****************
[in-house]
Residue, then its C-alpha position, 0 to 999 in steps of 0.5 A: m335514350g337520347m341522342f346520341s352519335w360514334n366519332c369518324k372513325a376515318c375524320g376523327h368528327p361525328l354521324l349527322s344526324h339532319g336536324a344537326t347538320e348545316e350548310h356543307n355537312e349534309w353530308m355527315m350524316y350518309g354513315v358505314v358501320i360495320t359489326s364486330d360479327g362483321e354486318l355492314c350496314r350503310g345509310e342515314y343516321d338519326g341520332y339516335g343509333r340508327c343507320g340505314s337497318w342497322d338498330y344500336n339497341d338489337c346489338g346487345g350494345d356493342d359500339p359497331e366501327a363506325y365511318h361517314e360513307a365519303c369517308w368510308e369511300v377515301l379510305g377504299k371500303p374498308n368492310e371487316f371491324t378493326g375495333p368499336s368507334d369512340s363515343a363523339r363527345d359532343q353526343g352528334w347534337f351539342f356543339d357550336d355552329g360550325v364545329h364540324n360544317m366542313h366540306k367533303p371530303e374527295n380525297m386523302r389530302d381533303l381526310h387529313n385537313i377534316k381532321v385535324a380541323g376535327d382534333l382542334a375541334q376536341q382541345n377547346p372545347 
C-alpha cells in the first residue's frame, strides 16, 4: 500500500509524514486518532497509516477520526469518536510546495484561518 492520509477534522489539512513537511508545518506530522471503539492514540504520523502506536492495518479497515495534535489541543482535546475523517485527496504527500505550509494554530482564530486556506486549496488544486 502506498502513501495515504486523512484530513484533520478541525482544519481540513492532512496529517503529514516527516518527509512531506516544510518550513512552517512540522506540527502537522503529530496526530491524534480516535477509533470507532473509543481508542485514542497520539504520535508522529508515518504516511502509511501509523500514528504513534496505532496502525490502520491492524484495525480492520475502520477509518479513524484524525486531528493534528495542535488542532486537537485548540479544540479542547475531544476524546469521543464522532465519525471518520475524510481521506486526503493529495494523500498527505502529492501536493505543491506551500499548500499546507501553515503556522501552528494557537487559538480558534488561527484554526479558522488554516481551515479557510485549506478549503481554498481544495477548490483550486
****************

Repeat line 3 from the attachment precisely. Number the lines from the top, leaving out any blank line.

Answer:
C-alpha cells in the first residue's frame, strides 16, 4: 500500500509524514486518532497509516477520526469518536510546495484561518 492520509477534522489539512513537511508545518506530522471503539492514540504520523502506536492495518479497515495534535489541543482535546475523517485527496504527500505550509494554530482564530486556506486549496488544486 502506498502513501495515504486523512484530513484533520478541525482544519481540513492532512496529517503529514516527516518527509512531506516544510518550513512552517512540522506540527502537522503529530496526530491524534480516535477509533470507532473509543481508542485514542497520539504520535508522529508515518504516511502509511501509523500514528504513534496505532496502525490502520491492524484495525480492520475502520477509518479513524484524525486531528493534528495542535488542532486537537485548540479544540479542547475531544476524546469521543464522532465519525471518520475524510481521506486526503493529495494523500498527505502529492501536493505543491506551500499548500499546507501553515503556522501552528494557537487559538480558534488561527484554526479558522488554516481551515479557510485549506478549503481554498481544495477548490483550486